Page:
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  • Andrea Kauenhowen

self-worth

Updated: Aug 16

My earliest memory of being uncomfortable in my body was in third grade. I was at a birthday party in a gymnasium and kids were sliding across the floor on those flat 4-wheeled scooters that sometimes made an appearance in gym class. I remember feeling too big for it. I was taller than most kids by that age and already a master of overthinking. What if I fell in an embarrassing way? How did the other girls make it look so graceful? I couldn’t do that. Clearly my bigger body wasn’t meant for this activity. I opted to watch from the sidelines instead.

This is the first of many times that I chose to miss out on a joyful experience due to fear of taking up extra space and being judged by others. It was also the first time that I assumed having fun was only reserved for a certain type of person. Specifically, a small, thin person.

Fast forward a few years, it was grade six in Catholic school and we all had to attend monthly mass. I dreaded these services not because of anything to do with religion, but because my thighs would flair out on the bench and there would be no desk to hide under. I’d sit perched on the balls of my feet to give that extra slimming inch of elevation. My friend and I would exchange wishes for a cleaver that we could use to hack off the sides of our legs, as if the entire congregation was staring at them in resounding disgust.

I can’t say it got better from there. I regularly read “health” magazines that preached about losing 20 pounds in 10 days, and attempted new diets with my mom. I tried numerous weight loss fads throughout high school… cayenne lemon water, the cabbage soup diet, fit teas that were really just laxatives, and even taking handfuls of real laxatives after an inevitable binge.

In my third year of University as the least athletic person around, I made a surprising discovery: a love for fitness. I went to my first boot camp and could barely do a single burpee, but I kept going back. I’d never played sports or kept up with regular exercise, so this was my first taste of those lovely feelings called endorphins. I was hooked.

Over the next couple of years, I built a community around this new fit me. I was feeling confident for the first time, had a close circle of friends, and thought I’d found my true calling. I was doing the fitness Instagram thing, and I was set to be a personal trainer and help other women feel great about themselves.

Here’s the part that gets interesting. I had made the dangerous assumption that my body composition changes were the main source of my happiness. Looking back on it, yes there was a certain confidence that came with being strong – but how much of it was about strength, versus external validation? Was this my purpose, or just my first time being a part of a community? I thought I’d found true belonging but it turned out to be a place I couldn’t show imperfection. And as good as I felt, many of my thoughts were from a place rooted in ego.


It was hard to not be consumed by my ego when the scales had tipped in my favour. There was a constant stream of external validation. Whether it was people congratulating me on social media, classmates, old flings, or close friends, the answer was clear: you look amazing, now.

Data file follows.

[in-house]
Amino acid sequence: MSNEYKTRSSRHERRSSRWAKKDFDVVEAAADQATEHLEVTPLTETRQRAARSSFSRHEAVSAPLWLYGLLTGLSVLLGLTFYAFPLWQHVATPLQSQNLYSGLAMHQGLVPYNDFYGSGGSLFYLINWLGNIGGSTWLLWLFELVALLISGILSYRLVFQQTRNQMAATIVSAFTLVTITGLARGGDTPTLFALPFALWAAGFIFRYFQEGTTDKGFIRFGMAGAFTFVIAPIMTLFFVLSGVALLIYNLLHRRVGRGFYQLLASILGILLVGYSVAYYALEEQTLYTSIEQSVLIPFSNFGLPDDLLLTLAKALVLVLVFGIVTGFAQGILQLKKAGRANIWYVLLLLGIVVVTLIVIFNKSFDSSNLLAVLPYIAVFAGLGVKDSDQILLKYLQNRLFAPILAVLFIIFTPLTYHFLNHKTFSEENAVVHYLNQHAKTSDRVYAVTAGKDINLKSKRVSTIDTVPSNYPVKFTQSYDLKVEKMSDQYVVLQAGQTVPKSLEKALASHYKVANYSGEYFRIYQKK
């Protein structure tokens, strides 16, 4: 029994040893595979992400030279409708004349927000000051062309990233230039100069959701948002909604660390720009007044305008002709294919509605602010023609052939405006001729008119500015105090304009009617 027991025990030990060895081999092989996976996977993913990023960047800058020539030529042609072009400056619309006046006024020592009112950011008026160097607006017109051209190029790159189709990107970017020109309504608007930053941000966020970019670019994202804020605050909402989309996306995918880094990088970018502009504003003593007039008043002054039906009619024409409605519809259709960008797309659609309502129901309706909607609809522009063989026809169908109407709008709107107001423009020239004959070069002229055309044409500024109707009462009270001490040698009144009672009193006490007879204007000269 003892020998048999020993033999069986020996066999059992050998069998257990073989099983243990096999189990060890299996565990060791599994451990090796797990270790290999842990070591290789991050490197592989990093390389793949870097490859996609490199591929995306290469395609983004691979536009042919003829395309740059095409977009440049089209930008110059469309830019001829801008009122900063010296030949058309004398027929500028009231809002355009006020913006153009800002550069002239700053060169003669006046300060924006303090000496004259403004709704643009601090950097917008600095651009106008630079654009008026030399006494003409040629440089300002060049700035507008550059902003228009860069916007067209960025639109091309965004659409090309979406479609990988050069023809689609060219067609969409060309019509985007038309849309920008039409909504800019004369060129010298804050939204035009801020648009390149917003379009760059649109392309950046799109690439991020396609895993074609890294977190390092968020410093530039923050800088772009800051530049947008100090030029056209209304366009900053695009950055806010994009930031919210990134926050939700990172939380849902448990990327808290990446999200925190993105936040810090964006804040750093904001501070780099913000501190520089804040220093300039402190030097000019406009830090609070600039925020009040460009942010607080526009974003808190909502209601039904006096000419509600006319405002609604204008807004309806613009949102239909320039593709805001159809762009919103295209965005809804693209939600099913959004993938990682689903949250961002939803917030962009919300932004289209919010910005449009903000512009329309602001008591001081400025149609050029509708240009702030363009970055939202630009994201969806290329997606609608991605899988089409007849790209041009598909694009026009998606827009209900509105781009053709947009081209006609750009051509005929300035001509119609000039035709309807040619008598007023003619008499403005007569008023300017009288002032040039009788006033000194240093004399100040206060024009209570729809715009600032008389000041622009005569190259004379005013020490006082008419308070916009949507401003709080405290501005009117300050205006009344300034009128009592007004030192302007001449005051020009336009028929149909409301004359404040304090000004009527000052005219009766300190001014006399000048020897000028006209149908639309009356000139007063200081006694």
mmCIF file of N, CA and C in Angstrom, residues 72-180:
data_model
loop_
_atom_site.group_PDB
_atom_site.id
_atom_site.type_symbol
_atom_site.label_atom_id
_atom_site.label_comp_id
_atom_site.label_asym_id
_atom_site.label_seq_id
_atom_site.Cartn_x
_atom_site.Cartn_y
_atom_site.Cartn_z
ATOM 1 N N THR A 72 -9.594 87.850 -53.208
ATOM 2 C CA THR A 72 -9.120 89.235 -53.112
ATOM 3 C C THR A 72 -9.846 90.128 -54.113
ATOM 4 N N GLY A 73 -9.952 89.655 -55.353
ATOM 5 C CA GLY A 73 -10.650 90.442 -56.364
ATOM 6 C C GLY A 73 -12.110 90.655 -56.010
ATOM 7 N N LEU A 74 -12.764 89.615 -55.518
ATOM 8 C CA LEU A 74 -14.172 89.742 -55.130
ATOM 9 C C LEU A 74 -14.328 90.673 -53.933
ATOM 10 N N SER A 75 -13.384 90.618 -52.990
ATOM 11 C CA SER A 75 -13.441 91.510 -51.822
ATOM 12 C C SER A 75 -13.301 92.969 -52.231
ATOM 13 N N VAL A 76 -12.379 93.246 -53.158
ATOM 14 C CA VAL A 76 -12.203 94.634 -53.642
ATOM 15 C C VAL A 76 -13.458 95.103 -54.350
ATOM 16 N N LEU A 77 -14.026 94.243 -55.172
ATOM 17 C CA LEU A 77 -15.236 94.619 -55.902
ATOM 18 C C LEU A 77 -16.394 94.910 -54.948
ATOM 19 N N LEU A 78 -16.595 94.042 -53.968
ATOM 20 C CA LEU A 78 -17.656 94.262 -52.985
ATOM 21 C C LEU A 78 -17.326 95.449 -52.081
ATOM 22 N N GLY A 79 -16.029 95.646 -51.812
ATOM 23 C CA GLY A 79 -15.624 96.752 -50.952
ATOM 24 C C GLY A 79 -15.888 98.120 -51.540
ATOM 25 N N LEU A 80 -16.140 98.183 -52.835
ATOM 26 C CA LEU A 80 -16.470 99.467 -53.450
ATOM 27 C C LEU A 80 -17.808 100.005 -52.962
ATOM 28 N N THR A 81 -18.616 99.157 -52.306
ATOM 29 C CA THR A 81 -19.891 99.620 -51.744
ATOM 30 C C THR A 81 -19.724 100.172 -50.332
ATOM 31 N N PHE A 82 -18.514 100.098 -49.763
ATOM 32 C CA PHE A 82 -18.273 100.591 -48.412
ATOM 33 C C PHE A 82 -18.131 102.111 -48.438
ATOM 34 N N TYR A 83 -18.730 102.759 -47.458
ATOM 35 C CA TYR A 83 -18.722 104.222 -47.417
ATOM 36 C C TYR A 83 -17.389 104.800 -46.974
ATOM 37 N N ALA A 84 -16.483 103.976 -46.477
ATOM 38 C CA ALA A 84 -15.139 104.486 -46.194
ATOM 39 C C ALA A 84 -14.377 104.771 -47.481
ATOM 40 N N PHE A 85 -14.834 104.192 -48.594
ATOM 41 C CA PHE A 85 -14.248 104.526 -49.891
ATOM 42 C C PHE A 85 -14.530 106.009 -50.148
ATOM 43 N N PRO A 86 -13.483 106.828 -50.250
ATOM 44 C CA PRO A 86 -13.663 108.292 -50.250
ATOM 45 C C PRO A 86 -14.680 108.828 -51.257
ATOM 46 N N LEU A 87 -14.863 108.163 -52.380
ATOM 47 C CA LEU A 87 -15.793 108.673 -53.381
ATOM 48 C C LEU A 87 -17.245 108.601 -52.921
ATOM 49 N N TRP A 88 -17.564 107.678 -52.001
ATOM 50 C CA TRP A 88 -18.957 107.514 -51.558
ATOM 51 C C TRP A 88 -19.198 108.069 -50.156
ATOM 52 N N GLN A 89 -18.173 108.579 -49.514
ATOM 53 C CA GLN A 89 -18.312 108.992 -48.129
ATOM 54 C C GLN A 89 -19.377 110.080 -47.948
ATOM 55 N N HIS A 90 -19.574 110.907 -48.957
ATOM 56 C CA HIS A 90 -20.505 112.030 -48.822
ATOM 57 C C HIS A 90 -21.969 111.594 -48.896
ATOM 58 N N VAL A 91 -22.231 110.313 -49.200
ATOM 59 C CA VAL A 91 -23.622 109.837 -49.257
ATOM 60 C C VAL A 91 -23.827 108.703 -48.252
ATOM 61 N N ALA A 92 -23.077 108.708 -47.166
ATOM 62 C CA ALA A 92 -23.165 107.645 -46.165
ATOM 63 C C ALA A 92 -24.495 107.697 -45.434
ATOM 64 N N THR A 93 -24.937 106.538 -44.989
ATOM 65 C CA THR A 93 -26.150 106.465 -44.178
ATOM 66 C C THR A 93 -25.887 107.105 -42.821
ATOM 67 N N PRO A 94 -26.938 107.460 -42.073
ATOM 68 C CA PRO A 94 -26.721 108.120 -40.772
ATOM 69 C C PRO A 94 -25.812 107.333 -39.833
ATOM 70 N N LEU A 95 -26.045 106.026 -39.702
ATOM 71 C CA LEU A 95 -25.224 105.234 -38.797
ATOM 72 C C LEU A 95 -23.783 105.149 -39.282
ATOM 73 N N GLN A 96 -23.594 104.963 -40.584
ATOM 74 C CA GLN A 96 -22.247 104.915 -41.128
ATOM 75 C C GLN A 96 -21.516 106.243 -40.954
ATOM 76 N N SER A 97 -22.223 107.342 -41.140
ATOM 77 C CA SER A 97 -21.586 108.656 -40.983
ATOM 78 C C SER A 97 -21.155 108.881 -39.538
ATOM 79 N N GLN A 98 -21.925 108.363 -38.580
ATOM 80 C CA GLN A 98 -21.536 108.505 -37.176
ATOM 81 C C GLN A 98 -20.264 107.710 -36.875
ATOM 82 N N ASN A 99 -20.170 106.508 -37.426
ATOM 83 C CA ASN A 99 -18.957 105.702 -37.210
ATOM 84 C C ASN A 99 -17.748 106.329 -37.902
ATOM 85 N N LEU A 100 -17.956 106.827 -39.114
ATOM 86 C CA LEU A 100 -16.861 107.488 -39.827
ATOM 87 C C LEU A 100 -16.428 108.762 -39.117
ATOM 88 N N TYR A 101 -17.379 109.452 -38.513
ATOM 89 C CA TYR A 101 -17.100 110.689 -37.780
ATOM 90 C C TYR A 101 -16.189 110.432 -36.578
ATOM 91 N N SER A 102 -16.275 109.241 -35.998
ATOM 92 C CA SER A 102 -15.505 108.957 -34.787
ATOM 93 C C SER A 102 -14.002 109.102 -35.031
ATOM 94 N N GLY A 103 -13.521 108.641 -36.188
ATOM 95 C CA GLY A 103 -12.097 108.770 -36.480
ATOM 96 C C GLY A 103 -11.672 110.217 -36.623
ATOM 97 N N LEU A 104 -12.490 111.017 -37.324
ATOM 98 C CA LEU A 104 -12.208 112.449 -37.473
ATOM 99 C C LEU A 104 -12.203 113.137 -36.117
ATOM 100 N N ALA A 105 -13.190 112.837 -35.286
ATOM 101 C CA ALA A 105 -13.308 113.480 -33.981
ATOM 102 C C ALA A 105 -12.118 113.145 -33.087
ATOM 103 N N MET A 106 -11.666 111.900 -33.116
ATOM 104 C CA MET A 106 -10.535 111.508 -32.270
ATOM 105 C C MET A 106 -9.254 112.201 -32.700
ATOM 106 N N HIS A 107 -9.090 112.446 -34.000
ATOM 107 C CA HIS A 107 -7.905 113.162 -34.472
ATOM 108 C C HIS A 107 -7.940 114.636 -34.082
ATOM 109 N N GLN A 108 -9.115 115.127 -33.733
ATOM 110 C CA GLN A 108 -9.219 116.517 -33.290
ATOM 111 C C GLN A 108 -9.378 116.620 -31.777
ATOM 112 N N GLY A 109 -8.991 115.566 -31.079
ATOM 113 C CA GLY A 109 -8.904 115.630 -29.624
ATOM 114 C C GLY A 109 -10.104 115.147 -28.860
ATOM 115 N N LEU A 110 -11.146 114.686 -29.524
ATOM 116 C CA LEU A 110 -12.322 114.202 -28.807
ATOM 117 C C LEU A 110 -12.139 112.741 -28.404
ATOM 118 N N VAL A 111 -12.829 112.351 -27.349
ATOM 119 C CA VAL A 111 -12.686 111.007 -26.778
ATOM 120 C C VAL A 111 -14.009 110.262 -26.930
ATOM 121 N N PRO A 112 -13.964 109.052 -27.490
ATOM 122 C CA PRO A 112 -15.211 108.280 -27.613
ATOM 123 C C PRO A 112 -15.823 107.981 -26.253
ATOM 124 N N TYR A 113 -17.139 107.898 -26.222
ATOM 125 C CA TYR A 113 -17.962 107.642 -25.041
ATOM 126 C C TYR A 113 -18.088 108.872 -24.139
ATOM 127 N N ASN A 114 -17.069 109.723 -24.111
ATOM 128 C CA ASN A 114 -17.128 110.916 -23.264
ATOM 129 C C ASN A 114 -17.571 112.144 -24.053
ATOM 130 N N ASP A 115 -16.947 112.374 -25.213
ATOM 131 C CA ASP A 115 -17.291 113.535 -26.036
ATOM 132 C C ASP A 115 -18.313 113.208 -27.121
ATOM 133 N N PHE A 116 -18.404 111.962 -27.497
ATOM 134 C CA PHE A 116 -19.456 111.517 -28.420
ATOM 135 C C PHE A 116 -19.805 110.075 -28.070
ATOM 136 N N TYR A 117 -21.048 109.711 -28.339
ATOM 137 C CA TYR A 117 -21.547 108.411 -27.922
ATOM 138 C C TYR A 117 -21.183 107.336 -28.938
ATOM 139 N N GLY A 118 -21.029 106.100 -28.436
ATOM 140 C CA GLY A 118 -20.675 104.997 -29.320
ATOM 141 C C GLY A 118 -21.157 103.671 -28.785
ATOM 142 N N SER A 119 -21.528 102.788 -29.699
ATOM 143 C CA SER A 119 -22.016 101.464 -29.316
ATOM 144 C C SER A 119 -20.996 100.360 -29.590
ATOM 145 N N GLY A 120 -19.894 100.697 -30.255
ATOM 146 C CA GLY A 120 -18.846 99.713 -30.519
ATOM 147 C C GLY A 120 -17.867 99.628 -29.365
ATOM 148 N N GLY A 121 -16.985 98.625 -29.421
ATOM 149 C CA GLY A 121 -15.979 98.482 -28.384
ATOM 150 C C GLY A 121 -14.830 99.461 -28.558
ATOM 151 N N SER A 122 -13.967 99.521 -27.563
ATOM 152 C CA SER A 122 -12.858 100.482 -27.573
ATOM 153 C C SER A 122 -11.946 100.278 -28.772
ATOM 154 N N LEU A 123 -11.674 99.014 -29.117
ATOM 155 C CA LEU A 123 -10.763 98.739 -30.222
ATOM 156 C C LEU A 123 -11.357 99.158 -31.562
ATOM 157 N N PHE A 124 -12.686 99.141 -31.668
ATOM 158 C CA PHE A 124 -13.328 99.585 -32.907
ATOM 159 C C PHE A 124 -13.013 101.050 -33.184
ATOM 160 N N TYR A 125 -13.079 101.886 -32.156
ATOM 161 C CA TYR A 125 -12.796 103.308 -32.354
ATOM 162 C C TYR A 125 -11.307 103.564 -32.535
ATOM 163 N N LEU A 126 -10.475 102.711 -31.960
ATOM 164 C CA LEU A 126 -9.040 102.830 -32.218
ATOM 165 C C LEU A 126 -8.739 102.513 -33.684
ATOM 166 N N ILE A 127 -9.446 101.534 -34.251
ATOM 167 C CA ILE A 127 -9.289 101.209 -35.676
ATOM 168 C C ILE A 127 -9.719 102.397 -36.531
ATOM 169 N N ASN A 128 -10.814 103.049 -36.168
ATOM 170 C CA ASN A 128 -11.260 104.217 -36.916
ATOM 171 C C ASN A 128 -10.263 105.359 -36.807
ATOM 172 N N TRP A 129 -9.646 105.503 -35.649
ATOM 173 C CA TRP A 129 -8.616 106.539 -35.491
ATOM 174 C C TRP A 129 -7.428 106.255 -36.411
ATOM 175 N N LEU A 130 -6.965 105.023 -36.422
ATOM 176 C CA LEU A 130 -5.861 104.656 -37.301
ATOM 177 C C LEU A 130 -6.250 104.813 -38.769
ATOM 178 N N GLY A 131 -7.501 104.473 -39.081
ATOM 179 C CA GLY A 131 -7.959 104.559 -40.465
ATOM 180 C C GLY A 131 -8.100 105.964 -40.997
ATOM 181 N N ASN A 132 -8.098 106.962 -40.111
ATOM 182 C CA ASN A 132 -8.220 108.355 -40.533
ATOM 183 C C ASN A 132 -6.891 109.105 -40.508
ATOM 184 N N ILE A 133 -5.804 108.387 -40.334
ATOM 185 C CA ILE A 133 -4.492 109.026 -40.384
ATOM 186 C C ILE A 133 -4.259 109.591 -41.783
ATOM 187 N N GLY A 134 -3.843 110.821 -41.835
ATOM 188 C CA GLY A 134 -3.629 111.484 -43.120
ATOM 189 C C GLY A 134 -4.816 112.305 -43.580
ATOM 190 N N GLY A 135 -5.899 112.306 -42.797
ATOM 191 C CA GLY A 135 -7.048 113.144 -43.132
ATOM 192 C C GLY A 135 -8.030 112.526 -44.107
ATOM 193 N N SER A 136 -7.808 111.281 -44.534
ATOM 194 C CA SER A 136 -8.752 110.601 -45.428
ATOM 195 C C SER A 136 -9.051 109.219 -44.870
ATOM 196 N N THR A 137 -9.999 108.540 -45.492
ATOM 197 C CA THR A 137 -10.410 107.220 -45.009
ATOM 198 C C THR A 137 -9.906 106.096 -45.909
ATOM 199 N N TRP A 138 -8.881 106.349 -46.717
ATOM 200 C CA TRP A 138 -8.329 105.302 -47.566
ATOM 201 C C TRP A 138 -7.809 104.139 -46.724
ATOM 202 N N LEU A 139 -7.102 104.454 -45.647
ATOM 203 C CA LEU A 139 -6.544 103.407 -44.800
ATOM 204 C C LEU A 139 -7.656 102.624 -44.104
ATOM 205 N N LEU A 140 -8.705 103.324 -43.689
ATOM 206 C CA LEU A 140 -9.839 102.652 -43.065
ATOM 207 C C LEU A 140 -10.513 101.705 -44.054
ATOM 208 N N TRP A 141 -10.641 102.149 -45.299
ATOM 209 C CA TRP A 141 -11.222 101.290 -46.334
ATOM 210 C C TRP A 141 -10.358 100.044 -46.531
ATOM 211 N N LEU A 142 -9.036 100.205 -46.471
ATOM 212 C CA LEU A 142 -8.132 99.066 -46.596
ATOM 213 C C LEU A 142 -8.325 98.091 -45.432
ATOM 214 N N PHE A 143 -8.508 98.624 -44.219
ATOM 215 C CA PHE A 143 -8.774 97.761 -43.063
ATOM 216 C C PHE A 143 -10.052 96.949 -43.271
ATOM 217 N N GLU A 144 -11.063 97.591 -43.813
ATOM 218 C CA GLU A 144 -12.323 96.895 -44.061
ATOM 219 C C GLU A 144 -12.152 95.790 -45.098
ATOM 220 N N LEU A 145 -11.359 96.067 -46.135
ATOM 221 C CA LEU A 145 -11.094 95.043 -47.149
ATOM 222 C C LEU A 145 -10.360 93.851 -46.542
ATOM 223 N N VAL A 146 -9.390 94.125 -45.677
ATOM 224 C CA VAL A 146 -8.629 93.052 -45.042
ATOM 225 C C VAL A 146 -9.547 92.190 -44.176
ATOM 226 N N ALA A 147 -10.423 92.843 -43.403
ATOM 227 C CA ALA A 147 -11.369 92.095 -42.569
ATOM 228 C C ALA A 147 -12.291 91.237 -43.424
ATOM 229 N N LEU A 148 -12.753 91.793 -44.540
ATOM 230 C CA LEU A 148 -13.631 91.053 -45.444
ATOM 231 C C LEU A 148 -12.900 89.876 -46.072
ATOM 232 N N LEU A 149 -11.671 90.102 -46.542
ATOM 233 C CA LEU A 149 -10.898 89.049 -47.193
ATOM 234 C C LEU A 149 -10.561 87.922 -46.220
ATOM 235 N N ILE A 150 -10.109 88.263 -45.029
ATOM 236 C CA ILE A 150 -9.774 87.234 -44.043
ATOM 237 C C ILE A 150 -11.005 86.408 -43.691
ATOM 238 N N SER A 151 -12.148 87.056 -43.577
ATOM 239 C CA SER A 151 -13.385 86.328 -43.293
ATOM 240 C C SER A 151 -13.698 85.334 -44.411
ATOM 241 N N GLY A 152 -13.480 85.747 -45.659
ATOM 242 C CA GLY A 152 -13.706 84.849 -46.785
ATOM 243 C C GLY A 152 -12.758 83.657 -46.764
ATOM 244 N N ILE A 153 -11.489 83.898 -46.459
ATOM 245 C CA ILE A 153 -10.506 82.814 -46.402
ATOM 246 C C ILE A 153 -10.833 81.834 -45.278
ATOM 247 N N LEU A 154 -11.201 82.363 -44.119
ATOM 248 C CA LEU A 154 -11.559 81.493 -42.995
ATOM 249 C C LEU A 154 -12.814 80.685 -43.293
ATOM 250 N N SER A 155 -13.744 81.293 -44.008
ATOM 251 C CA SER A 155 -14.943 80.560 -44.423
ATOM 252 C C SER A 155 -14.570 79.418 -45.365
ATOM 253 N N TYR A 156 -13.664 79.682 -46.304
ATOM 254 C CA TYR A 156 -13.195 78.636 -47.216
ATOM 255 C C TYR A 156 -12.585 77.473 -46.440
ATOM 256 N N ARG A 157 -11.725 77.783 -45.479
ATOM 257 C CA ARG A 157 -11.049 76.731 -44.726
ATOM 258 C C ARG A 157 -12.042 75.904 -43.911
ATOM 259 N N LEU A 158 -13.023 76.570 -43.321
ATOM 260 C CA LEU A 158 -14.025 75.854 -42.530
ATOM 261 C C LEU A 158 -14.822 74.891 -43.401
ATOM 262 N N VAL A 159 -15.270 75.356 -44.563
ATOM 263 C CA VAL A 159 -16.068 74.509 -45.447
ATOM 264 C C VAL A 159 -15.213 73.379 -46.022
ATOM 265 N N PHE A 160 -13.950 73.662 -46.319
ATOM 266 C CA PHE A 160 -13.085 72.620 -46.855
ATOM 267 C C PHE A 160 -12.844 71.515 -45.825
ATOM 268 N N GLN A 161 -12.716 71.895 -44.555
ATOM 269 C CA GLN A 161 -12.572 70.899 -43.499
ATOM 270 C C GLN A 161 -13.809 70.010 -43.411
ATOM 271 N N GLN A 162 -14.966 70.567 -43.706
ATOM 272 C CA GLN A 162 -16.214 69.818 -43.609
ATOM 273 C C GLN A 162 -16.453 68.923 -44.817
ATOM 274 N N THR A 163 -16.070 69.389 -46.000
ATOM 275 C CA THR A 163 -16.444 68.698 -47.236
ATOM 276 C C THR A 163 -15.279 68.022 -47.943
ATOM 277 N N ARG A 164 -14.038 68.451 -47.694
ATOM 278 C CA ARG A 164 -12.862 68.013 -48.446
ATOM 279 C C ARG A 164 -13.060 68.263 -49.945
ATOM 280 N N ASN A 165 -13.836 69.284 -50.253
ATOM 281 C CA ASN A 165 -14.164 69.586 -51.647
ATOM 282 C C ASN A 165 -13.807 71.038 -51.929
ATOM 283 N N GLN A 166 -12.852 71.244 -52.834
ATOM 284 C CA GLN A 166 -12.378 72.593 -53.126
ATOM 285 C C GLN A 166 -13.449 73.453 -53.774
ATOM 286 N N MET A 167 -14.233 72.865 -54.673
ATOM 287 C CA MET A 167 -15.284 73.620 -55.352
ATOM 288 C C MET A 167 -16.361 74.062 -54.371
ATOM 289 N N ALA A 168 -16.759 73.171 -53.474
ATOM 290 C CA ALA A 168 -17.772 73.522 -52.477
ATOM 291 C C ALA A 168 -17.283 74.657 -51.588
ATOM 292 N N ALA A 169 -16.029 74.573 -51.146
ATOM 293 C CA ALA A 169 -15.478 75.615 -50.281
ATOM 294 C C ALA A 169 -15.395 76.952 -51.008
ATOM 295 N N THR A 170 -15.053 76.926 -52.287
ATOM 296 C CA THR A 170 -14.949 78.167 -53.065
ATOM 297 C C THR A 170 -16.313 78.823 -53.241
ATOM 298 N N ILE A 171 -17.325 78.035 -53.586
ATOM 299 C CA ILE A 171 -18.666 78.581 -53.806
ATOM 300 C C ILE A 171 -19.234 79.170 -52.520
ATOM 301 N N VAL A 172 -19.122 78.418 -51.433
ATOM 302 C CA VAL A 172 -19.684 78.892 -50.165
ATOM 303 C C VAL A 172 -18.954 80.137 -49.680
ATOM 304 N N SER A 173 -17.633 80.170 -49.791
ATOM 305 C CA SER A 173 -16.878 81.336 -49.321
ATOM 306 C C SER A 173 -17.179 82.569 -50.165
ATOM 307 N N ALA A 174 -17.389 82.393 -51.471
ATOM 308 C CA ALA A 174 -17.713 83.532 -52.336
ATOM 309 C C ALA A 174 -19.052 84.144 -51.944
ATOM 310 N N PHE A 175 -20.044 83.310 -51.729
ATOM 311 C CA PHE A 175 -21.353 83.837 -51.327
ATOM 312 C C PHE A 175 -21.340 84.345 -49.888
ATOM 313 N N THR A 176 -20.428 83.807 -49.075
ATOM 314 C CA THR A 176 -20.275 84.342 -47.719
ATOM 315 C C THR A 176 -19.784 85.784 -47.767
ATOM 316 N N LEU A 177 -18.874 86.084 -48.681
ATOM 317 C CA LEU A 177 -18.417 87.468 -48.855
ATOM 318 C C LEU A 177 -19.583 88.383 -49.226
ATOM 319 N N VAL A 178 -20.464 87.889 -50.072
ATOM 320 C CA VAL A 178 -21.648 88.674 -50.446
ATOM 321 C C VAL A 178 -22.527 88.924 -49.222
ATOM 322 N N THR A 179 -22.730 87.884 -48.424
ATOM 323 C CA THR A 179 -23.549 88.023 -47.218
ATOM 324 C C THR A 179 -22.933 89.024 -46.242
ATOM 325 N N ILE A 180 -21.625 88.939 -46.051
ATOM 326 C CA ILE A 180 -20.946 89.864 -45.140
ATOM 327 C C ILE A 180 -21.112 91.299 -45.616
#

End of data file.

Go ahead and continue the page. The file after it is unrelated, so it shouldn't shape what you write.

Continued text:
Transformation photos would get floods of comments like, “girl – you look unreal! Damn! Amazing progress! So proud of you!” The number of likes on my photos went from 50 to 250. People were constantly pumping my tires about my accomplishment. After years of failed dieting and self-hate, I was finally WORTHY of admiration in this new body. I received DMs from people I didn’t even know telling me how inspiring I was.



The fact is, I was still insecure. My anxiety was at an all-time high. I still thought I was too big to be taken seriously as a trainer in the fitness industry. My own discomfort with my body never actually went away. I never developed true, inherent self-worth because I relied on a false sense of it found in the comment section. Any self-worth I had was attached to the way my body looked, opinions of others, and the game of comparison.

The thing is though, bodies change. I do not look like my ‘after’ photo today, and I used to think I wasn’t worthy because of it. But life happens! And when it does, those comments will not sustain you. Opinions of others will not carry you. No amount of ego stroking will feed your soul.

We get so hung up on our bodies, but they are simply the vehicle through which we get to experience life. Maybe we don’t need to strive to love our bodies, but simply stop letting our own and others’ judgments of them hold us back from an abundant life.


Love is not reserved for a certain body type. Each time that we lose out on an opportunity for joy due to discomfort with our appearance, we are choosing to remain trapped. We are being taken out of the present moment and into a place of fear and anxiety.


So please, whatever side of the spectrum you fall on: super fit or hates working out, confident or picking yourself apart – I ask that you just do a check-in with your values. See where your thoughts are rooted. Allow yourself to feel all the feels. If you workout because you think you need to be smaller to be loved, reflect on that. If you hate your body because you’re constantly comparing it to others, bring awareness to that. Catch yourself in these thoughts. Ask yourself if you are willing to let it hold you back from joy in this life. Are those values even your own? Let’s stop measuring ourselves on an imaginary spectrum. We are capable of so much more than weight loss.


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